Even though most Winter Olympic venues are held in locations that are likely to have white winters, there is no guarantee that Mother Nature will deliver. The host of the Winter Olympics must ensure that plenty of snow is on the ground once the games begin.
Sochi, Russia, the site of the 2014 Olympics, was an unlikely choice for the winter games because it sits on the shores of the Black Sea in a tropical climate. However, a short drive north of Sochi is the Caucasus Mountains—an area well-suited for Alpine Ski events.
Despite the high probability that natural snow would cover the ground during the games, the Sochi 2014 officials could not take any chances. They began taking bids from firms that produce snow when nature does not provide it. This process began before the 2010 games in Vancouver, Canada.
Torrent Engineering of South Bend, Ind., won the contract to design and build the snowmaking system for the Vancouver and Salt Lake City Winter Olympics, and was also selected to develop the systems for Sochi.
Co-owners of Torrent Engineering, Joe Cousins and Mark Meadows, began the engineering design work in 2008 to ensure that the Rosa Khutor Resort would have enough snow to support the alpine, snowboard, freestyle and cross-country events.
Large amounts of water are needed to make snow, which a natural lake provided. Producing the snow was challenging for two reasons:
- The requirement to move the water up the mountain from the source—1,000 meters of vertical rise
- Designing a system to provide the amount of snow required
Based on the engineering firm’s success at the Vancouver games, the Sochi committee also awarded it the equipment contract for its system. Cousins and Meadows partnered with SMI Snow Makers of Midland, Mich., with which they had worked on several previous projects. SMI has designed systems for five Winter Olympic sites. For Sochi, it designed a powerful snowmaking system featuring more than 400 snowmaking fans spaced closely together to increase the amount of snow on site.
The key component to this project’s successful operation was the pumping system. The engineering firm worked with a longtime partner, Flowserve Corp. This pump equipment company supplied 21 vertical turbine, high-pressure pumps to pull the water from the lake, push it up the mountain and out to the snow guns.
Powering the Pumps
The motors used to power the pumps were supplied by Nidec Motor Corporation, a motor and controls manufacturer headquartered in St. Louis, Mo., that is a longtime supplier to all three firms. The primary pump station, which was responsible for the initial lift from the lake, was outfitted with 14 vertical pumps, each powered by vertical, solid-shaft motors. These 6-foot tall motors are 5,012-frame, 600-horsepower vertical pump motors.
The Sochi system had two booster stations that were responsible for pumping the water from the main pump house to the 400 fixed snowmaking guns strategically placed on the mountain. Nidec also provided the smaller fan motors for these units. These booster pumps—five at one location, two in another—were equipped with 5,008-frame, 300-horsepower vertical pump motors.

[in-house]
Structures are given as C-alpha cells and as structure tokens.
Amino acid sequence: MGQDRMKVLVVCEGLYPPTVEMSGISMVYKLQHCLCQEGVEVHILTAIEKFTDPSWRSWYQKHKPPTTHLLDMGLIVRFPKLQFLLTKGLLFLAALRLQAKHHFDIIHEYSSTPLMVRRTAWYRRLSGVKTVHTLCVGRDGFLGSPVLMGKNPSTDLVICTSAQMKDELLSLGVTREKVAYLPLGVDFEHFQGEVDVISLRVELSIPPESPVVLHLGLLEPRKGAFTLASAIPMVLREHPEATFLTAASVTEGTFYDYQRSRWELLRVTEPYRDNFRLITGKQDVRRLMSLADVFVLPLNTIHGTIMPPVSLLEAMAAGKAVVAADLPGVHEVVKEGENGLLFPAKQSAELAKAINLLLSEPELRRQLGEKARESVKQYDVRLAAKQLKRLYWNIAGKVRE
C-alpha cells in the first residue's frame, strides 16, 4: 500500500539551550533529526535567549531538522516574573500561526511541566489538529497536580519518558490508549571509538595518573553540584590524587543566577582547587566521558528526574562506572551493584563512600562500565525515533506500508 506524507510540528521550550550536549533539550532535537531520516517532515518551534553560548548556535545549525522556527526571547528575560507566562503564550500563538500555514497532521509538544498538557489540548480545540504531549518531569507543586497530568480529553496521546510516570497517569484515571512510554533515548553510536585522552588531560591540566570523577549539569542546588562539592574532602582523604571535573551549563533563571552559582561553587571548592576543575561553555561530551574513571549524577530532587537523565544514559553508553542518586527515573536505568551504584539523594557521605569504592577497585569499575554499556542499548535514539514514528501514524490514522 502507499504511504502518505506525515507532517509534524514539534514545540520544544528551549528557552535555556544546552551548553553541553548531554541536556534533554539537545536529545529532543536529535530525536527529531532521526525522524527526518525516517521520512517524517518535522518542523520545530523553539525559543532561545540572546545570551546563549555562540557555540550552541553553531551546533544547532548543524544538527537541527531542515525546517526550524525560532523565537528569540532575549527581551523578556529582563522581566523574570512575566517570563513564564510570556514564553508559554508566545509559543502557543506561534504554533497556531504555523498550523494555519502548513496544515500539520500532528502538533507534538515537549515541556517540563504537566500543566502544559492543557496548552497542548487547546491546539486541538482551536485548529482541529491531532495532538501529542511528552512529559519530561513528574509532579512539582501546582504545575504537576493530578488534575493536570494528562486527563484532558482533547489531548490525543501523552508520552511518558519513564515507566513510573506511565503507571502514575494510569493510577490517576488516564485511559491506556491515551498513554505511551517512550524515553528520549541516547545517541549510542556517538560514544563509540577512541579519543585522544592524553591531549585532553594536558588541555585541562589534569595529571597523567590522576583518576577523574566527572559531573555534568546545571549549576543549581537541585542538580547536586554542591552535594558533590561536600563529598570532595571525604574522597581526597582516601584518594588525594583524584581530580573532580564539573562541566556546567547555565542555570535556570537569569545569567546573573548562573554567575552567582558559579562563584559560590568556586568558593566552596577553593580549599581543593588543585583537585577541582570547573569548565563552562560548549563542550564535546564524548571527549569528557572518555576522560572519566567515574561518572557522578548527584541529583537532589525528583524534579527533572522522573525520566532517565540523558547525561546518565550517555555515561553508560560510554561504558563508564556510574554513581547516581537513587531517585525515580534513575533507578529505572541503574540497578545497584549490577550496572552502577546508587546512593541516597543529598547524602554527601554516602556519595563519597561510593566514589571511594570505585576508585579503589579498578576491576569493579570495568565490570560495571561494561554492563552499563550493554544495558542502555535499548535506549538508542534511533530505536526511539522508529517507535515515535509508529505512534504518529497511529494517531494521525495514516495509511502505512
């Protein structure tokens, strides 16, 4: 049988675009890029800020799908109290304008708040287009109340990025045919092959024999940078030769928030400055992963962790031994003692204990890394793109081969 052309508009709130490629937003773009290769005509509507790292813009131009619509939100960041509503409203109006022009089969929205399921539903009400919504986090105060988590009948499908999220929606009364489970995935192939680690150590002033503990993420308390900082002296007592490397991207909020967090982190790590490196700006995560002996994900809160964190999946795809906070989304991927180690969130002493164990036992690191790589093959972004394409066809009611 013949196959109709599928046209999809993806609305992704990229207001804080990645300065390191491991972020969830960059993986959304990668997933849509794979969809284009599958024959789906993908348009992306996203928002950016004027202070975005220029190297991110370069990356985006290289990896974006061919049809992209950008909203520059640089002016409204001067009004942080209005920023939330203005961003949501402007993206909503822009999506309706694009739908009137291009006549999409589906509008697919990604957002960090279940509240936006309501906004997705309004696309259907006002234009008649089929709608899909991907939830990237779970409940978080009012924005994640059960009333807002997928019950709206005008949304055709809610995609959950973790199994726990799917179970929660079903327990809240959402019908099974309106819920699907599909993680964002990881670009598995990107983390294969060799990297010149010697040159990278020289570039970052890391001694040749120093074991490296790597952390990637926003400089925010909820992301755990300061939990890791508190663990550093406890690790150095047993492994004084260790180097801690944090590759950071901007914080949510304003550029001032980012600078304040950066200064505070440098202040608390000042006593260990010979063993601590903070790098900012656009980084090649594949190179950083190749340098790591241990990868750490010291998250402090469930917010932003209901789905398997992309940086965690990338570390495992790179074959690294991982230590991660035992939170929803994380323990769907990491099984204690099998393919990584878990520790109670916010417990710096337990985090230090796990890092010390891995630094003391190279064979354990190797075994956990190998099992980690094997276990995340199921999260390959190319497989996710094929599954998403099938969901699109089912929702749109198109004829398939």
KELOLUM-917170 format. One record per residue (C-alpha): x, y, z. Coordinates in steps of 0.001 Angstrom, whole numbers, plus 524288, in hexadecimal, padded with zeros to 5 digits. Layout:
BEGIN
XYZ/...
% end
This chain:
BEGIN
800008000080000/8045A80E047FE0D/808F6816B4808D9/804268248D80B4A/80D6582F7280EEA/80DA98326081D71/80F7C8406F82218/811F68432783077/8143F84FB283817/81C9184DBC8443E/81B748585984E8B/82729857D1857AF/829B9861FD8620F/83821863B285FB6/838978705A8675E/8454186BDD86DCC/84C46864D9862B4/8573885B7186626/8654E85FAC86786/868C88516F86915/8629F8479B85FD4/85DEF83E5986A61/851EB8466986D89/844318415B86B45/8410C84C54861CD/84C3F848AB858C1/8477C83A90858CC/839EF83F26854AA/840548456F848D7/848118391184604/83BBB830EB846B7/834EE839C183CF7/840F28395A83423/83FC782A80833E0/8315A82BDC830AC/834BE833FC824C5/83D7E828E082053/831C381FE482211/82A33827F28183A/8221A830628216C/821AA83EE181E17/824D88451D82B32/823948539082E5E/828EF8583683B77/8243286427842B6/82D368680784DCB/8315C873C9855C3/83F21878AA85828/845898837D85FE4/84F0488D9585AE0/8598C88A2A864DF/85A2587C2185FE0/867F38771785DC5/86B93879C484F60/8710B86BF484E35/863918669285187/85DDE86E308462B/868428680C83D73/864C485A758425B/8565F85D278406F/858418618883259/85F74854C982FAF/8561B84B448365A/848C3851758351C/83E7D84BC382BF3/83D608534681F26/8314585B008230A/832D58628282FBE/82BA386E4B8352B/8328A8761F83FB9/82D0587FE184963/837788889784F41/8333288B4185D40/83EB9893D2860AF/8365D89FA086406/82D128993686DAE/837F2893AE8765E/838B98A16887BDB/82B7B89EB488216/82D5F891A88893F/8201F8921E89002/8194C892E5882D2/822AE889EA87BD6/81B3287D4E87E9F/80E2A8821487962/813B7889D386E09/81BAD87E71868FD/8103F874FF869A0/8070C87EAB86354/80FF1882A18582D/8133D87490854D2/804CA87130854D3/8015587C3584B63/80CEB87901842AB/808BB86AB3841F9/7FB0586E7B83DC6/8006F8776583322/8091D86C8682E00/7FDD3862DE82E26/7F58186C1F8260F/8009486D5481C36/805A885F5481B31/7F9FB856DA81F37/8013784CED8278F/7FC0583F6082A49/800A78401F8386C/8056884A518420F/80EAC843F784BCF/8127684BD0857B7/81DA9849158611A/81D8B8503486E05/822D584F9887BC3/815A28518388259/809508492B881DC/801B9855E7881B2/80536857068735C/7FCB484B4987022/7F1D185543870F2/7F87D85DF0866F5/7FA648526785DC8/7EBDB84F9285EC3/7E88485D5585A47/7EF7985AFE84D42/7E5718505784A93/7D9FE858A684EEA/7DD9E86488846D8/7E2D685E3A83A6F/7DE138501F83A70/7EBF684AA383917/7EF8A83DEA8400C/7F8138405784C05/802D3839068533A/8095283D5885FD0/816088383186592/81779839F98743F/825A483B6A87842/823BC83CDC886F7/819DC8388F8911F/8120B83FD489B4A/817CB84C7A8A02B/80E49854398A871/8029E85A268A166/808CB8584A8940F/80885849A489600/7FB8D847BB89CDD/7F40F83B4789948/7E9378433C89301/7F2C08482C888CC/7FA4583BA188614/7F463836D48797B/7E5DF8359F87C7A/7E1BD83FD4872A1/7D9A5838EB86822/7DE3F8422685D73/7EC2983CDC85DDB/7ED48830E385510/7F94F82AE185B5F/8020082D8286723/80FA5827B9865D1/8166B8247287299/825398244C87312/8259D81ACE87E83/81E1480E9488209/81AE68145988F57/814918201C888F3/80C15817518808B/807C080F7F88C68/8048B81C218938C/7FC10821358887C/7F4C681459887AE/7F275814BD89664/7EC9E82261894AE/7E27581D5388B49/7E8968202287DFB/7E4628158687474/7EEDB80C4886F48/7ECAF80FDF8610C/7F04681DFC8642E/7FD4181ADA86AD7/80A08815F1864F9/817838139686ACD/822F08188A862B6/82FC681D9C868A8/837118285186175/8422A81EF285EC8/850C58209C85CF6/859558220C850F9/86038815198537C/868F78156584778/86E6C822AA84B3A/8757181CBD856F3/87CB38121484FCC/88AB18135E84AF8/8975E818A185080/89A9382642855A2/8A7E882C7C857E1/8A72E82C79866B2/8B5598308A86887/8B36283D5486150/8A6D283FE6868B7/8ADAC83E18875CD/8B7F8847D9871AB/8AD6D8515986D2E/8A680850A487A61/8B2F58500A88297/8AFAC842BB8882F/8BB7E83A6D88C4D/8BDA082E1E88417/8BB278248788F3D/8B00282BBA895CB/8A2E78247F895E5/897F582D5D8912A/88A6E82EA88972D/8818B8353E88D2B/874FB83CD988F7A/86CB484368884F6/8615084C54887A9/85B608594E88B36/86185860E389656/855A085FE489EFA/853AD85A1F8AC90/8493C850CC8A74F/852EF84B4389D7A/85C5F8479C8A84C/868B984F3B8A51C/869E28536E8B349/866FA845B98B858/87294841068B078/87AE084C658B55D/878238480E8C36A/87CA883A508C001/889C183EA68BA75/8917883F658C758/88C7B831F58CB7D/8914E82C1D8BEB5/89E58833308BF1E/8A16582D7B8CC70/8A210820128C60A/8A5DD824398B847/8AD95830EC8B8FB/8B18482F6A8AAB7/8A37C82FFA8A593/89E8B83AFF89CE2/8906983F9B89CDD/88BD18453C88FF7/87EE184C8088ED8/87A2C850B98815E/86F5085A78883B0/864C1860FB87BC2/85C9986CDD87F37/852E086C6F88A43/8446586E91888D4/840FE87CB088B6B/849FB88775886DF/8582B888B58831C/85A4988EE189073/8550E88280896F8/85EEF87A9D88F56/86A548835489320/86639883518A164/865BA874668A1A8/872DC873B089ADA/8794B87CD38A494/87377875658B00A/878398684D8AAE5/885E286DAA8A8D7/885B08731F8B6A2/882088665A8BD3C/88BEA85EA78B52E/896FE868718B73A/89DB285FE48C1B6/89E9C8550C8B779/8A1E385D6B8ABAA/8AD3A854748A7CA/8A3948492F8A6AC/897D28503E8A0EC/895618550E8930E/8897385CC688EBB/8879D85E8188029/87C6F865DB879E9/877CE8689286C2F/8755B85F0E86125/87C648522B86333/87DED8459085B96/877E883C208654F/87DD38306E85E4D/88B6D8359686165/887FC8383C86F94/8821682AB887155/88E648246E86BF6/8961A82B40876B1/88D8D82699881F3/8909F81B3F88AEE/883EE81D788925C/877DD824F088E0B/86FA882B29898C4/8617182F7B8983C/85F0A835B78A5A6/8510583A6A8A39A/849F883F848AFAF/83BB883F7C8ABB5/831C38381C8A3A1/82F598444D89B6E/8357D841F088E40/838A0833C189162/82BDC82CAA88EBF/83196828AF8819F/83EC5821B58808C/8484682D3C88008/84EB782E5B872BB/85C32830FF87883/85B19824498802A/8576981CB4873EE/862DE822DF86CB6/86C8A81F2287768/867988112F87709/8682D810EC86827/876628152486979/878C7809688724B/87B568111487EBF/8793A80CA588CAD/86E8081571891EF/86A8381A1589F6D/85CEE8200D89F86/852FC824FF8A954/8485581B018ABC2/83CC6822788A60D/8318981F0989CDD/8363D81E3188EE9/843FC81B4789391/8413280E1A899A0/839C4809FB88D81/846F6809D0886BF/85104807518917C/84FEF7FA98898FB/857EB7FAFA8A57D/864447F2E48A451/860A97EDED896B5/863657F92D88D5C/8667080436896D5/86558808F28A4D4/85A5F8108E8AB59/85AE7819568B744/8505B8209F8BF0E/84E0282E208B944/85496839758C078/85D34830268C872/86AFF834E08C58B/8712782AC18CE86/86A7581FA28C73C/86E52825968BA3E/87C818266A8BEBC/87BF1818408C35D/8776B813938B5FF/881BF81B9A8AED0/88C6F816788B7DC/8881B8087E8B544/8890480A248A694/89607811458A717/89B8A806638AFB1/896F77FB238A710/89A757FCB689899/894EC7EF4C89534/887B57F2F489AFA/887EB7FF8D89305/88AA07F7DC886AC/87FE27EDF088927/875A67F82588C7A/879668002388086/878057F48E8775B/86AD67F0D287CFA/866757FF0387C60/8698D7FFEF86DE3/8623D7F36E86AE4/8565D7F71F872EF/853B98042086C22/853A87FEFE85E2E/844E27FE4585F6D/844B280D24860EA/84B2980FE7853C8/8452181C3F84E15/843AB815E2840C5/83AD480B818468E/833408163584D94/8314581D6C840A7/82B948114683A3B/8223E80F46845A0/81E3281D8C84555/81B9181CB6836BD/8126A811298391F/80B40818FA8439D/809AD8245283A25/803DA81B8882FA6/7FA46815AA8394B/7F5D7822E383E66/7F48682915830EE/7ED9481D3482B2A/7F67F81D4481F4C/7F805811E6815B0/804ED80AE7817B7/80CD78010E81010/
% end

The motors are a vertical design that can be used on normal, medium or high-thrust applications. This application was high-thrust, which occurs when a vertical turbine pump is used. Vertical turbine pumps are typically used for lifting water from wells and up elevations.
This type motor is often used for moving water and wastewater in municipal and industrial applications. Other applications for these motors include water movement in the mining industry, for water treatment and dewatering, and for cooling water circulation in power generation. Big vertical motors are also used for flood control and large-scale irrigation systems.
The motors were designed to work at peak efficiency at high altitudes. Their engineers knew what application questions to ask to design a motor with a long life in the mountainous environment.
Motors that are suitable for use on a vertical turbine pump are the most appropriate for snowmaking because they must move water up a high altitude, resulting in significant thrust on the pump/motor. These vertical motors were specifically designed for this task.
The 5,000-frame vertical motor was updated about eight years ago to a cast iron frame with additional features. It is an updated fabricated frame that has been used for about 50 years, which contributes to the motors’ reliability. Nidec is the only motor company that has ever built a motor specifically for snowmaking. Despite ambient temperatures on the mountain in Sochi that were sometimes less than ideal for snow, the snowmaking system provided substantial snow cover during the games.
Future Winter Olympics
As officials prepare to host the 2018 Winter Olympics in PyeongChang, South Korea, they will also need to consider installing artificial snowmaking systems. Although snow and cold temperatures should not be in short supply in the mountains of the Gangwon-do Province, which experiences average February daytime temperatures in the 30s and nighttime temperatures in the 20s, a snowmaking system will ensure snow if nature does not provide it.